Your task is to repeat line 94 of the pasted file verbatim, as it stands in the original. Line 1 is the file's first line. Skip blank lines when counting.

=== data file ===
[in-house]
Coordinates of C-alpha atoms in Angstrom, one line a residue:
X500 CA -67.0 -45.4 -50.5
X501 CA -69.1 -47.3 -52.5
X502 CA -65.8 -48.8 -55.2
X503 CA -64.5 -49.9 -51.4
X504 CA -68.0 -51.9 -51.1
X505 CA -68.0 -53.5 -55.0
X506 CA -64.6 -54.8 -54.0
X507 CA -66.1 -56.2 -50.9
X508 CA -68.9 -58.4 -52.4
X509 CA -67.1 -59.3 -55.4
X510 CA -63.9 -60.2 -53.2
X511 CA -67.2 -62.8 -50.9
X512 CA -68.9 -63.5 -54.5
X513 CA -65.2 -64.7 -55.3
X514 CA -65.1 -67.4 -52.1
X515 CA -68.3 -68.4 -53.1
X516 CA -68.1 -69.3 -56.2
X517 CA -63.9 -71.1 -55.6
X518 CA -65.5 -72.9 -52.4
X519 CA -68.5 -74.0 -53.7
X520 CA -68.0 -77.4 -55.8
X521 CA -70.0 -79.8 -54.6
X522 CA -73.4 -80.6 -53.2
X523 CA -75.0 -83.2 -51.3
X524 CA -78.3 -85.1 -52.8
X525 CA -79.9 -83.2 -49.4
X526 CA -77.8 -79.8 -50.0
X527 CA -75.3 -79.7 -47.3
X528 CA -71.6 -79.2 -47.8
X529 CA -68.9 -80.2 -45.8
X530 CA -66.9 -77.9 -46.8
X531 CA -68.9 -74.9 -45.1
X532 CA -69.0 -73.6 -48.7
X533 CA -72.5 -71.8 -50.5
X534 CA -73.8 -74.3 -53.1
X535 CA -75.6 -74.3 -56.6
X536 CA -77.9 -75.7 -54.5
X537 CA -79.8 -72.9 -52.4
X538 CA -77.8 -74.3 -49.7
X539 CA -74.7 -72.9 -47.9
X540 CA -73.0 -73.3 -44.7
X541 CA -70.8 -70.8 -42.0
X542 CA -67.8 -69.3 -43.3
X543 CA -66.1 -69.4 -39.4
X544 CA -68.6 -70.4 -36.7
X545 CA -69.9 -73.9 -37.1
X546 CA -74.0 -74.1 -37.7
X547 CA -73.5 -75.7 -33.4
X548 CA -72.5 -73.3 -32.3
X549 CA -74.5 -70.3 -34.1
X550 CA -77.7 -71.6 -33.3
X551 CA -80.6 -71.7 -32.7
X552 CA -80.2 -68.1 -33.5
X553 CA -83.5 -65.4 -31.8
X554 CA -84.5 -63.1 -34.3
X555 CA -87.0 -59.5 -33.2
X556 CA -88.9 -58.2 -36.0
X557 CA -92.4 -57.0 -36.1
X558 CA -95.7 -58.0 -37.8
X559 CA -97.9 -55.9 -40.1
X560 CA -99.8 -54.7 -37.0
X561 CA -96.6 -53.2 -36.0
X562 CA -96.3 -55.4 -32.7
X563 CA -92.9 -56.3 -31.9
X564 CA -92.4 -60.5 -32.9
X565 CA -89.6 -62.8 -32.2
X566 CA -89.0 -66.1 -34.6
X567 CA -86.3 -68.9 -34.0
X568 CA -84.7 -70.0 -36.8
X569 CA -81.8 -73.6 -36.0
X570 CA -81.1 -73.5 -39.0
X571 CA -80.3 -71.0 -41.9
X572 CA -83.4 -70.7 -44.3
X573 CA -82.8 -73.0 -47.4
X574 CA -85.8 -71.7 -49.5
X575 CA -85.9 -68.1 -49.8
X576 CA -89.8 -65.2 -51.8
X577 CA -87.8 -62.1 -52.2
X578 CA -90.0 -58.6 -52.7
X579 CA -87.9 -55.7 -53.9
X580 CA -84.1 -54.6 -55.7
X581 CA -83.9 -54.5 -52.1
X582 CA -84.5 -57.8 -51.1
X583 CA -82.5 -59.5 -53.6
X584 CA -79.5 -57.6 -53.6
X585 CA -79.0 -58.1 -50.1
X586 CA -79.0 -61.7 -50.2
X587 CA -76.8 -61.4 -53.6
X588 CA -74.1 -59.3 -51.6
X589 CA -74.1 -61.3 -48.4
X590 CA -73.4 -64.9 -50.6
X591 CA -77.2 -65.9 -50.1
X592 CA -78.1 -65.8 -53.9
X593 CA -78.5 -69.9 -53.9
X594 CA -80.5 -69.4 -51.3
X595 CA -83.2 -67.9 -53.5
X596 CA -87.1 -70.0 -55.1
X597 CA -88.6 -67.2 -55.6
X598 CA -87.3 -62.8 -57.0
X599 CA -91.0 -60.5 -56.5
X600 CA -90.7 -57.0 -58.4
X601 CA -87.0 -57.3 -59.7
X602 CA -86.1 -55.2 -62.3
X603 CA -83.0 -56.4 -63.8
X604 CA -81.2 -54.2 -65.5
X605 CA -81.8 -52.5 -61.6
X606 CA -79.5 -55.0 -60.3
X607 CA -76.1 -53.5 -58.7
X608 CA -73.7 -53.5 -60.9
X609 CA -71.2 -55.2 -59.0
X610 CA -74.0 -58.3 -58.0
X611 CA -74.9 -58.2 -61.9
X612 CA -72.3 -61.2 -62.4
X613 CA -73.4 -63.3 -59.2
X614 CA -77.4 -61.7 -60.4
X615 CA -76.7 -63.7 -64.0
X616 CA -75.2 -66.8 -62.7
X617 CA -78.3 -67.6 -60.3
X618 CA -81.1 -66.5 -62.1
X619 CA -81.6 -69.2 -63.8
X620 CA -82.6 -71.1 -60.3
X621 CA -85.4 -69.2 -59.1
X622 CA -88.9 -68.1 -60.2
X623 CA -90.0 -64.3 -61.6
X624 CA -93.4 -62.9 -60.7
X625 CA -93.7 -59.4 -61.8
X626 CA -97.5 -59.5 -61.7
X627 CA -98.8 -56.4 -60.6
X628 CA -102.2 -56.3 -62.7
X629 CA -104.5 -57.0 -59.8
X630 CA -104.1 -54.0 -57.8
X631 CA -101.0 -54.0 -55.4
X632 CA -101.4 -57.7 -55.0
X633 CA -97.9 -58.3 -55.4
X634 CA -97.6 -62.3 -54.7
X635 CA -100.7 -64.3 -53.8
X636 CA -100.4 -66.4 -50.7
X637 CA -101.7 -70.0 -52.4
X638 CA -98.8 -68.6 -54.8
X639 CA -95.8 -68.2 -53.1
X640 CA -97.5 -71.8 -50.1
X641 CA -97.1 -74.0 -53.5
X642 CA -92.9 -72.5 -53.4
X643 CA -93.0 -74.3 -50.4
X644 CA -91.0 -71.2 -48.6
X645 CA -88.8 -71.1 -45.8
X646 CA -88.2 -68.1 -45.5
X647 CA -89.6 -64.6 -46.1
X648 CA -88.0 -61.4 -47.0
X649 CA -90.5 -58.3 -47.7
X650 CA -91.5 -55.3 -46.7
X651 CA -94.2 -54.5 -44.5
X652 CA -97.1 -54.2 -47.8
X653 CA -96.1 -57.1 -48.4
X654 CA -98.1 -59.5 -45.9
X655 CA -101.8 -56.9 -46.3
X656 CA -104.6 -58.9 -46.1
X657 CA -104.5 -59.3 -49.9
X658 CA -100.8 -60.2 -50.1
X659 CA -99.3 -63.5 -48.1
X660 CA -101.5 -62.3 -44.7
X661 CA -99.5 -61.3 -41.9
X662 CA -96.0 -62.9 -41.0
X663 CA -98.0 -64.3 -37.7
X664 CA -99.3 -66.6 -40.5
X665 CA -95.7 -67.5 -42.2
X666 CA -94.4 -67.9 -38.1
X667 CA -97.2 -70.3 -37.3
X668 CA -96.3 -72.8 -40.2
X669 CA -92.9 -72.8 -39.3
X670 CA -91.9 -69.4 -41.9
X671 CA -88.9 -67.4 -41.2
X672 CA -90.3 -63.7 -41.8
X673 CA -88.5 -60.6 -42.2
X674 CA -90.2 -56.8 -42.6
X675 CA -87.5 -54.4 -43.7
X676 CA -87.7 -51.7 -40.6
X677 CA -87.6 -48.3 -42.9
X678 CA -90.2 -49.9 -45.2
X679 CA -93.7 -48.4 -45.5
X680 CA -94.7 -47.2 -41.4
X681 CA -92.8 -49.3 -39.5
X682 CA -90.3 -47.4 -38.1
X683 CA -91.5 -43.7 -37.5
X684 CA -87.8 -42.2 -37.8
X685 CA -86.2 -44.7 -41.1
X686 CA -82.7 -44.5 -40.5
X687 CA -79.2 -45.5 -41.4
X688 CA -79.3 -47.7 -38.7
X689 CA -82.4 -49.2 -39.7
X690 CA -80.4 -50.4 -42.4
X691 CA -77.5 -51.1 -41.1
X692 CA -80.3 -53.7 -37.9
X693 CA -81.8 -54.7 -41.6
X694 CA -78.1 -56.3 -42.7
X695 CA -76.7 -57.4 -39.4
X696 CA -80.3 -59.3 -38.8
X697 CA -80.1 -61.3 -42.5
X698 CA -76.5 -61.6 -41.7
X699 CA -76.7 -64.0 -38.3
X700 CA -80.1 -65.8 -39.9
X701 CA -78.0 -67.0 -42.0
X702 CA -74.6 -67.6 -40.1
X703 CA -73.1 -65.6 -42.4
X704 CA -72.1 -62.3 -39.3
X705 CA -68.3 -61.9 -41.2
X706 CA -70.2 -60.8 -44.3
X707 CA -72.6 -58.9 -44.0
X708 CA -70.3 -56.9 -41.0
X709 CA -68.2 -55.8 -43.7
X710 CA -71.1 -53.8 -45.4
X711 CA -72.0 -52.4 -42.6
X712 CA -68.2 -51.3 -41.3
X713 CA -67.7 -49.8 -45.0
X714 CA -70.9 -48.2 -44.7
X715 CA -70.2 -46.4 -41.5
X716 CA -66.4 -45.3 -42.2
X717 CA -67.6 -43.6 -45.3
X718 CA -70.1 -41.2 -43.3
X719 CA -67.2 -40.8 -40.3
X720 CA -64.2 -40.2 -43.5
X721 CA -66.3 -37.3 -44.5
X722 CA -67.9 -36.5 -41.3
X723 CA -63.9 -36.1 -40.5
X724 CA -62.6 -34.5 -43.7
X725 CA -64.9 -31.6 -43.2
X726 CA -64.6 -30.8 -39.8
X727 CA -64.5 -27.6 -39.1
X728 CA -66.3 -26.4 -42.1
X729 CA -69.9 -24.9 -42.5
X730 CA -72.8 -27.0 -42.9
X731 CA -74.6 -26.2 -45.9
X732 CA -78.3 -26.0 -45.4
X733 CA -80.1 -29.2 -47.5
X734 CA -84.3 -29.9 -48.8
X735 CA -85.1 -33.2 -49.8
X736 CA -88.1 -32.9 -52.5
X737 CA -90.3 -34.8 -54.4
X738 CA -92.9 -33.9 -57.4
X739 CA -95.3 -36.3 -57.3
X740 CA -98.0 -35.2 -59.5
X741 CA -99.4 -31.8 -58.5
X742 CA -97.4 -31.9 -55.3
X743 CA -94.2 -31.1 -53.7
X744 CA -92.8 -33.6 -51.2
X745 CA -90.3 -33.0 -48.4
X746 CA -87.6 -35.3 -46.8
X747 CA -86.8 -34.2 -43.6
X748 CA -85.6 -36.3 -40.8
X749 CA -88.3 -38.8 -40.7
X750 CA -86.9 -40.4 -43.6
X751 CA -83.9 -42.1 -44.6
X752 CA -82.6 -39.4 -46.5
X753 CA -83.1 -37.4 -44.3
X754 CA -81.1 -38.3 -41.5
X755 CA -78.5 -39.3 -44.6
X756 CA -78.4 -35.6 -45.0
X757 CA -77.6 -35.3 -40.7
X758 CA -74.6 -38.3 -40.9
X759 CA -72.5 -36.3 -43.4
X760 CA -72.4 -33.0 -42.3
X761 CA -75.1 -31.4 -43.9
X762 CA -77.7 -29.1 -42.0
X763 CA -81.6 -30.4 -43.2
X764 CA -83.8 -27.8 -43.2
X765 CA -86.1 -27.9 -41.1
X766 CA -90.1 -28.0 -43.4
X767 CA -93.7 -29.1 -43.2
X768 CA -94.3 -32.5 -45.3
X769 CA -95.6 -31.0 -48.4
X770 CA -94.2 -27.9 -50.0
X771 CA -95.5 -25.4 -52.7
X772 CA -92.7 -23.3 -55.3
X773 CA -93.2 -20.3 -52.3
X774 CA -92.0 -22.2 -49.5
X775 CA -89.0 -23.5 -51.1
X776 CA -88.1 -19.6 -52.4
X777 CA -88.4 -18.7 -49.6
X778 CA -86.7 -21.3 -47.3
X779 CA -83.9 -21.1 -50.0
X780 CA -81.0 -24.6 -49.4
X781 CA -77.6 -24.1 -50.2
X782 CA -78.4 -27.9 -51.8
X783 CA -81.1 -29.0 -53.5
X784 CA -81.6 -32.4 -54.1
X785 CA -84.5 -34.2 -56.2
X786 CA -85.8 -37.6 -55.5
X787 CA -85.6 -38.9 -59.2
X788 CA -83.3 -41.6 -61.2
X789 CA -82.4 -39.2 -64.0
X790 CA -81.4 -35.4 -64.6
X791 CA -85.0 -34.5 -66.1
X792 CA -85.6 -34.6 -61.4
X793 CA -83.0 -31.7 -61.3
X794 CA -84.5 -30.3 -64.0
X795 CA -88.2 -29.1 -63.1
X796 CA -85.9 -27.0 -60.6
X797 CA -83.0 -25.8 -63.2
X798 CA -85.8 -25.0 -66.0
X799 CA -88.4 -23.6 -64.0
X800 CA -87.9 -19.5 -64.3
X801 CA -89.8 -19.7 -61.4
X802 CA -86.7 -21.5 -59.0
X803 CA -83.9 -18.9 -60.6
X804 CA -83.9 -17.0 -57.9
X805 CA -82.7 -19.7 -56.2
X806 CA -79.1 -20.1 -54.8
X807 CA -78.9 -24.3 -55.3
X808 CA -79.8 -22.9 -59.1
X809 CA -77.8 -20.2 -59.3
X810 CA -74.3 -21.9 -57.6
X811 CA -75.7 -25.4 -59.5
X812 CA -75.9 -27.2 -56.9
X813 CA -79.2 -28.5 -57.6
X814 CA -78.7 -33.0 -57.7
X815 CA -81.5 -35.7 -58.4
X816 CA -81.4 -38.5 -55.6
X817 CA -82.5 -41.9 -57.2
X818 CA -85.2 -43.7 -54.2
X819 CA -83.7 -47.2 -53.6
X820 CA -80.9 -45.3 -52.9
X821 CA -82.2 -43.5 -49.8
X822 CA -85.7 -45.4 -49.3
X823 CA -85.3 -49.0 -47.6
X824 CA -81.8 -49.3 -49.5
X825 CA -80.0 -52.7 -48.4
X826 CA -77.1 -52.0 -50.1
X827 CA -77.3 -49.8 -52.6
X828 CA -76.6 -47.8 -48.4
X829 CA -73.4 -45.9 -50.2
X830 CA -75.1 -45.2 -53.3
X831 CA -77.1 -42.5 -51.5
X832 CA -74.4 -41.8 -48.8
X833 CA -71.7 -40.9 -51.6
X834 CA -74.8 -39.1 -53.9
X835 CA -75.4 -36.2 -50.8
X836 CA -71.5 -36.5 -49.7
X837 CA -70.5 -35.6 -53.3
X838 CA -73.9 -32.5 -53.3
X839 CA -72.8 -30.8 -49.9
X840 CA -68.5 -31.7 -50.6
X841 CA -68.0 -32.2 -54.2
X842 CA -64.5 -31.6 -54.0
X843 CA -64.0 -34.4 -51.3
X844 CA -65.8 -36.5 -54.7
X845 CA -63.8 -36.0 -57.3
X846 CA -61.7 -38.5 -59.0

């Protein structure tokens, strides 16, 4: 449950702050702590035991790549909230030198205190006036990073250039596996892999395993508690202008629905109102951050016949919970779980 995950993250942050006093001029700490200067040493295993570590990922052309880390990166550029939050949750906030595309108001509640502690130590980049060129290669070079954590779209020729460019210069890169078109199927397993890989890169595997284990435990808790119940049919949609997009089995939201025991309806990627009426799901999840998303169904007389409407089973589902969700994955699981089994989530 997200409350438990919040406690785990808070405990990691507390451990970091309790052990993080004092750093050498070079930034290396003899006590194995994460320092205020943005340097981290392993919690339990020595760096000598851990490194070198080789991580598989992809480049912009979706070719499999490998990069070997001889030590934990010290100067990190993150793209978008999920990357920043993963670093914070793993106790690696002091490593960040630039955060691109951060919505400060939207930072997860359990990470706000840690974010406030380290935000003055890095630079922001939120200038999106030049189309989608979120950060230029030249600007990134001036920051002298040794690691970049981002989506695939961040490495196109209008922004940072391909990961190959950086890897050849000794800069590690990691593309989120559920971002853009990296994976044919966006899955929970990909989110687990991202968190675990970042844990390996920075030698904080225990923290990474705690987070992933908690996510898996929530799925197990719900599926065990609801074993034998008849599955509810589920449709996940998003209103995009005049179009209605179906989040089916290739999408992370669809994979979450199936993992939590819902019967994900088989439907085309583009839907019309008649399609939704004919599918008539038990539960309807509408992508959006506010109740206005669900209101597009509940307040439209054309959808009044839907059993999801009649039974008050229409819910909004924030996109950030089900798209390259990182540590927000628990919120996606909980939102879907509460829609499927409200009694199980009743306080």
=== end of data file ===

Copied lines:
X591 CA -77.2 -65.9 -50.1